Montemezzi's L'amore dei tre Re
photo Robert Workman
Martin Lloyd-Evans production, designed by Jamie Vartan, took place in and around a concrete structure, all platforms and staircases which looked unfinished. the production had a sense of taking place in the recent past, Fascist Italy, which gave background to the drama without pressing the parallels too much. What Martin Lloyd-Evans did do as create a series of tense and often thrilling encounters with the tension never letting up. None of the protagonists is all that admirable and it is clear that Fiora has a manipulative streak whilst Avito is woefully underwritten and we end up feeling sorry for Manfredo who loves the woman who despises him because of what his father has done.  Montemezzi's music surrounds them with a luscious late Romantic score, but Martin Lloyd-Evans drew on the vivid drama of the score  to create mesmerising drama.

In the pit Peter Robinson conducted a large City of London Sinfonia (triple woodwind, four horns, three trumpets, three trombones) which was quite a challenge in a theatre like that of Opera Holland Park which does not have a pit. It is to both Peter Robinson and the orchestra's credits that they produced a vibrant, passionate account of the score and only occasionally were the voices in danger of being covered, but never did it feel like a tone poem with added voices.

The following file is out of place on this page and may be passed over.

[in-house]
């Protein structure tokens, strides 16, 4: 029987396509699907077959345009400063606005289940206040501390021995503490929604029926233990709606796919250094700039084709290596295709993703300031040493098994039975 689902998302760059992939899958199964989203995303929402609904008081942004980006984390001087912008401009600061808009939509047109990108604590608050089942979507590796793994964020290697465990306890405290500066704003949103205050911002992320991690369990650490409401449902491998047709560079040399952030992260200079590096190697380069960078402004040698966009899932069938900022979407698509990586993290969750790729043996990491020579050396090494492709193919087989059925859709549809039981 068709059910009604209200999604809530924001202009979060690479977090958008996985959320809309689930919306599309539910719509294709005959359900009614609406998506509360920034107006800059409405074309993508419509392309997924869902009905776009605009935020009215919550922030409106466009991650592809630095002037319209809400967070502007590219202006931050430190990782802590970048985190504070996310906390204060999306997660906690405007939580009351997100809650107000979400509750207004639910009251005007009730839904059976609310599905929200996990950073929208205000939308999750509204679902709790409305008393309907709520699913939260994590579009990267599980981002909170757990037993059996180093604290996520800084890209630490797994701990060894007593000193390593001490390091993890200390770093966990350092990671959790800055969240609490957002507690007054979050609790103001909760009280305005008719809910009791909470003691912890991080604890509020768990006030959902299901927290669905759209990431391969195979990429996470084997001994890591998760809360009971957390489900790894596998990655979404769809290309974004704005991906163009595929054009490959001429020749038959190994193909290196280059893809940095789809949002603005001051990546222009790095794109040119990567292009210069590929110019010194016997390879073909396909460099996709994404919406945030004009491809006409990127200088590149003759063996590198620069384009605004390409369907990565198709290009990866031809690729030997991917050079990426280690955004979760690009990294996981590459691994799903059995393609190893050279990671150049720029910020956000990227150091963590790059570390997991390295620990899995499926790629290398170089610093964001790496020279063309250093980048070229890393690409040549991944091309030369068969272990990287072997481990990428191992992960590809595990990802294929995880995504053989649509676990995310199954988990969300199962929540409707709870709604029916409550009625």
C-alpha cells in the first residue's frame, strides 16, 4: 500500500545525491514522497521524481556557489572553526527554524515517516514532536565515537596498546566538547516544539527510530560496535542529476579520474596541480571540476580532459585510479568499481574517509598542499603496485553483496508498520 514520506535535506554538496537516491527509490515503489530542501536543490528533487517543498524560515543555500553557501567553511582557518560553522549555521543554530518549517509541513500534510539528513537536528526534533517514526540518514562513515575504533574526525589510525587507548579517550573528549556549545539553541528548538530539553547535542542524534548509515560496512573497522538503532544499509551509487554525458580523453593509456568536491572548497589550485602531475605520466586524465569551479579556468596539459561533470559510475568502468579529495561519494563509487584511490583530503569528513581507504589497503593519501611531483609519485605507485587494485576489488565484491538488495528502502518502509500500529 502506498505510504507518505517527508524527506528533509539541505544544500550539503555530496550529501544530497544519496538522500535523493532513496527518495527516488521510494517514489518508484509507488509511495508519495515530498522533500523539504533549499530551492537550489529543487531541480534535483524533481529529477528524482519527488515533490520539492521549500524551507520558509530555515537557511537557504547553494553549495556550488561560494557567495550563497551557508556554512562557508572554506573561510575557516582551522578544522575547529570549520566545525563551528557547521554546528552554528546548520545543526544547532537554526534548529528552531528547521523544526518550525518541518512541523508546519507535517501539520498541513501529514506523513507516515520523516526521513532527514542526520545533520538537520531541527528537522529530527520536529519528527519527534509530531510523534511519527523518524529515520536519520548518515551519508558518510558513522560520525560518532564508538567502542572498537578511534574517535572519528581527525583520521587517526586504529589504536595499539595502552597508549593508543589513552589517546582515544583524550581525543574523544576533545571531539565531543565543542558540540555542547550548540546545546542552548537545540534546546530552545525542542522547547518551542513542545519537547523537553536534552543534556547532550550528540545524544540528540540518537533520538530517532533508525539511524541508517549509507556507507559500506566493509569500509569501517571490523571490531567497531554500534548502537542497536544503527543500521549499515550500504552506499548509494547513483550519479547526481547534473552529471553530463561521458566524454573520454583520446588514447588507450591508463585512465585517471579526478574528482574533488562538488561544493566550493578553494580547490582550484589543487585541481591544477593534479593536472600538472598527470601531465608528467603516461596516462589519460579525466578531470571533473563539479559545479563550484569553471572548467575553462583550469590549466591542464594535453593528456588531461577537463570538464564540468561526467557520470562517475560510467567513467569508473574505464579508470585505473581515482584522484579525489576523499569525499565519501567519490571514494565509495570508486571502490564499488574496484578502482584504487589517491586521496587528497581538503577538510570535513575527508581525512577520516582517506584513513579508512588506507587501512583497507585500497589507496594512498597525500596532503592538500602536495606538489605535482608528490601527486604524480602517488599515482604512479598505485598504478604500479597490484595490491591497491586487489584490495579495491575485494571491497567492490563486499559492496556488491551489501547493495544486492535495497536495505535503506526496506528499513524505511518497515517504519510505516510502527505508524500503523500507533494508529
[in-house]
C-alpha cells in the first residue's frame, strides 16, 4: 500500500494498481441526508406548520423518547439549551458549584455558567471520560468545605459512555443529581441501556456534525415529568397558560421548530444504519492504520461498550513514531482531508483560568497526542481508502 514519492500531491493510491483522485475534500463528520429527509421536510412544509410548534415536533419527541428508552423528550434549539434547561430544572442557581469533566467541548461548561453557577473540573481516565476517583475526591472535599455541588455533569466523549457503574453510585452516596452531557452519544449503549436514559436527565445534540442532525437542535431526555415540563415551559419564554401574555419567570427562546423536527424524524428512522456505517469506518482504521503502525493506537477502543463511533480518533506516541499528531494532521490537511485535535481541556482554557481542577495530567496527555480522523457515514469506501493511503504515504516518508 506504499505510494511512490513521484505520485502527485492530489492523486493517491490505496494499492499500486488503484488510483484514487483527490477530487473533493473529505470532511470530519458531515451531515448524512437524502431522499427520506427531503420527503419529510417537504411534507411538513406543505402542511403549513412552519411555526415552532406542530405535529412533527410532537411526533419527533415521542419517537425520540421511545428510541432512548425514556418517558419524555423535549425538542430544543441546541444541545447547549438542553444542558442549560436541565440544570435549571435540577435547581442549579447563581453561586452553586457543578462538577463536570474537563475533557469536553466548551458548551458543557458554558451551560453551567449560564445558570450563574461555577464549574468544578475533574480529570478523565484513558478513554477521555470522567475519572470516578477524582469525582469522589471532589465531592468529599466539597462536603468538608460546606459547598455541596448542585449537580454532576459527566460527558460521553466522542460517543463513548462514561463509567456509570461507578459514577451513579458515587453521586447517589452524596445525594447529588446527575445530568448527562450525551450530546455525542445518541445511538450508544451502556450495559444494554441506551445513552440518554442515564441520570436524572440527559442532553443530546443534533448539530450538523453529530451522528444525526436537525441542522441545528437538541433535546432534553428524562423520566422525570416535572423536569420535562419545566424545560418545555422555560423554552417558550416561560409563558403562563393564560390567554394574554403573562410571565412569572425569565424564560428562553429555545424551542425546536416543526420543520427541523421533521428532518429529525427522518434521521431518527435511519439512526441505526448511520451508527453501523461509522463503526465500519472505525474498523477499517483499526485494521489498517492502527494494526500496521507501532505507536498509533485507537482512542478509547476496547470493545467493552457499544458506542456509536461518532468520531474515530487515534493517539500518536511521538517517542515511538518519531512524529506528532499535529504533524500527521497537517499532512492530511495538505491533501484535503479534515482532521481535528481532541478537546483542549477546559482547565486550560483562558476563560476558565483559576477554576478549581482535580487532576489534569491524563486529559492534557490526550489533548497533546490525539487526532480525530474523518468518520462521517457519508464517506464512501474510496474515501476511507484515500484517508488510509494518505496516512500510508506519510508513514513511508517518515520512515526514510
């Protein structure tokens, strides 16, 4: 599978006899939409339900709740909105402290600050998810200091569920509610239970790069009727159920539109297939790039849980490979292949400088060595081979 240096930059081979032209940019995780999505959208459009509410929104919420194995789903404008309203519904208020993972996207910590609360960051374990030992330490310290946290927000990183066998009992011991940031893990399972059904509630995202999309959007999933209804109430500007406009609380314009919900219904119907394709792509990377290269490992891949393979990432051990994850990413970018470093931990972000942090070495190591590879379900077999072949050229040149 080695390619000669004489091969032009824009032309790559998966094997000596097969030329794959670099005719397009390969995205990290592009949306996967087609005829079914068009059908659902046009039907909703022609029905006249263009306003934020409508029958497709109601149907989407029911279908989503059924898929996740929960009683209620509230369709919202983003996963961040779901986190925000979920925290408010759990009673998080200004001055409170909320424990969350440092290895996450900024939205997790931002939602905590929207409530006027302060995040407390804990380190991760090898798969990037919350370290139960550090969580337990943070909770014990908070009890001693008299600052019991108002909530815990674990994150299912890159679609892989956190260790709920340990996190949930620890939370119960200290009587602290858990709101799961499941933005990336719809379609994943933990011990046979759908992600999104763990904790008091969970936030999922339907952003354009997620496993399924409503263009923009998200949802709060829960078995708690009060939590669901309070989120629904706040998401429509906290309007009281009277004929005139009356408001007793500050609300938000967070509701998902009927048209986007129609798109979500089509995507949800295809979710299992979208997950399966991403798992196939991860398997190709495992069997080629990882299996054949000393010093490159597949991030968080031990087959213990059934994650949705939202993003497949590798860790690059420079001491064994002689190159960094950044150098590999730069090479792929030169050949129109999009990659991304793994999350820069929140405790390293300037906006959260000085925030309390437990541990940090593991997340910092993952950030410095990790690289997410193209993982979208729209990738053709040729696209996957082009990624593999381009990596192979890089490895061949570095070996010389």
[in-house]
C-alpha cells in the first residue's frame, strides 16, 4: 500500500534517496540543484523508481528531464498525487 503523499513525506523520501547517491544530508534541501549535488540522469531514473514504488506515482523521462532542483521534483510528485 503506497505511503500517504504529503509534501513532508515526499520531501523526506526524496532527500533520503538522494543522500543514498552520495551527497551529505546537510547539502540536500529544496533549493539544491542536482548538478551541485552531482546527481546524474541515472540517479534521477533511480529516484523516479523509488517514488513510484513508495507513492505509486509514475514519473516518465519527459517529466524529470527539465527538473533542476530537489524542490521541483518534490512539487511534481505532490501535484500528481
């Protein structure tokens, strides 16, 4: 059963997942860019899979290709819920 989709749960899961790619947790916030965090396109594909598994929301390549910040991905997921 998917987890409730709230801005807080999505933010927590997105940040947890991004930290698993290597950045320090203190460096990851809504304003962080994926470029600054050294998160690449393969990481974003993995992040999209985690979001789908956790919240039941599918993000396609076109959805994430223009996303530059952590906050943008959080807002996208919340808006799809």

The title (The Love of the Three Kings) arises because, in Montemezzi's view, Achibaldo is also in love with Fiora though this did not really come over in the production.

Montemezzi's story is to some extent tragic. His next opera, La Nave failed and he never properly returned to full scale operas. It is difficult to envisage how the style used in L'amore dei tre Re could be extended but on its own terms the piece is thrilling. And it is richly to Opera Holland Park's credit that they brought this challenging opera back with such a thrilling cast.